What is it you wanted to sell me?

One of my favorite print ads of all time has a picture of a businessman in a suit, sitting in an office chair, with the headline:

I don’t know who you are.
I don’t know your company.

I don’t know your company’s product.

I don’t know what your company stands for.

I don’t know your company’s customers.

I don’t know your company’s record.

I don’t know your company’s reputation.

Now – what was it you wanted to sell me?

Do your best prospects know the answers to these questions – or are you putting your bankers in the awkward position of having to introduce the bank to everyone they meet?

For many of you, you probably have name awareness – so when a new prospect hears the name of your institution they may think they’ve heard of you but not much more comes to mind. The challenge for you is to make sure your employees are operating in an environment where prospects know the bank’s reputation, what you stand for, who runs the bank and maybe even who your individual bankers are and their reputations.

There isn’t a magic pill for creating awareness but here are a few suggestions to think about before you spend any more money.

  1. Remember that every point of contact your employees and bankers have with their friends, family and business associates is an opportunity to create awareness and done correctly, spread the right messages. This is your least expensive way to gain awareness with simple message development and coaching.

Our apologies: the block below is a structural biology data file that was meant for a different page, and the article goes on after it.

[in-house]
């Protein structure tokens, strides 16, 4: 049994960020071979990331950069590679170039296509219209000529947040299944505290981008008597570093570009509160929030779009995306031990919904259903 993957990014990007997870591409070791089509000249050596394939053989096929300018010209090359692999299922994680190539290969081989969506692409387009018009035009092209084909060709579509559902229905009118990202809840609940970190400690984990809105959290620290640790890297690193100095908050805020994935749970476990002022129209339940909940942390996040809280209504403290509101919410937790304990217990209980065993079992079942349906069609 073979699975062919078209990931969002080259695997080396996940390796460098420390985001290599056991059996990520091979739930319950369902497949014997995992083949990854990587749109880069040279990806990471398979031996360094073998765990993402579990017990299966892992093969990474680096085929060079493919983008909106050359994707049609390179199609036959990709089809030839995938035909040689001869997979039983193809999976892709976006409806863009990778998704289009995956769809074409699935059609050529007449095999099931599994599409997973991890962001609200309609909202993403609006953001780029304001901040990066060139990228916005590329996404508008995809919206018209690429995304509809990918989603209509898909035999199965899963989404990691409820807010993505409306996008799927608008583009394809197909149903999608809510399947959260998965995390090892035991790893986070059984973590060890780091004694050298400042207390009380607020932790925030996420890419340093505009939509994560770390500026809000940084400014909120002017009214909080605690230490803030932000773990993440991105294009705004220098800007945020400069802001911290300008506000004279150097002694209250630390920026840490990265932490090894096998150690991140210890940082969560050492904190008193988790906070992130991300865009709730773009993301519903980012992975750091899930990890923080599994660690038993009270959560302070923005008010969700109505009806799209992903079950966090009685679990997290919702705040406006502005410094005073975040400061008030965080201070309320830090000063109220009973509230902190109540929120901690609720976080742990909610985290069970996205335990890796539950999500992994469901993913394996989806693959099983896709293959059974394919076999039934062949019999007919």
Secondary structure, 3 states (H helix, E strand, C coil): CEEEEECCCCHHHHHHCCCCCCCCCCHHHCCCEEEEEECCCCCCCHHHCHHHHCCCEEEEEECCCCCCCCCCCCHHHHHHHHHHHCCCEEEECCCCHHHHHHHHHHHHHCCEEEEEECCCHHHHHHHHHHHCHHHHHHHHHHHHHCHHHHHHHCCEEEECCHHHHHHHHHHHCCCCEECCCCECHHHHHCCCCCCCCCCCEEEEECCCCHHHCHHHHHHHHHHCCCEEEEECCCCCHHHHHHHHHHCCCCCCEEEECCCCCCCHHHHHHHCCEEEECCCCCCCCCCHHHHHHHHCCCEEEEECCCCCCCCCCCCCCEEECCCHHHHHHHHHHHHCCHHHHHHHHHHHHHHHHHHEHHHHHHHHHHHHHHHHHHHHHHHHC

2. You may find it worthwhile to find out what messages your bankers share at every communication portal. How do you and your team describe your bank – in writing and verbally? Do these communications say the right things about your reputation, your customers, what you stand for? Are they consistent? Are they up to par with market expectations?
  3. Review the many ways you think you’re creating awareness now – make a list. Then evaluate the results of what you’re doing now – how are you measuring success – can you? For example, if you have bankers involved in a community association or chamber, determine how much business has been generated and if it’s not what you’d expect, dig a little deeper to determine why. Are any prospects in the pipeline? Evaluate the strategy separately from the execution. In this example you may be in the right place, with the wrong person or you may have the right person, but not the right effort.
  4. Next define who you really really want to know about your financial institution, the group that you’re willing to invest in. Sure, in a perfect world with an unlimited marketing budget, everyone would know about you and what makes you a great place to bank. In reality, you may get universal name awareness (I’ve heard of your bank) but not everyone will know why you’re special and why they should do business with you. Prioritize your prospects and the market by industry, proximity to bank, relationships with current customers, etc., and focus your marketing dollars there.

With just a little investment you can find out what your customers and referral sources say and think about you. Customers usually won’t be entirely truthful with you given their perception of your power to impact the relationship – but they will tell an objective interviewer under the right circumstances. Don’t guess what they’ll say – you’ll usually miss something important that you can improve upon.

So do your homework on awareness and how you’re seen and what you stand for in your markets. And contact me if you need help.

PS click here for the full ad – it’s from 1958!

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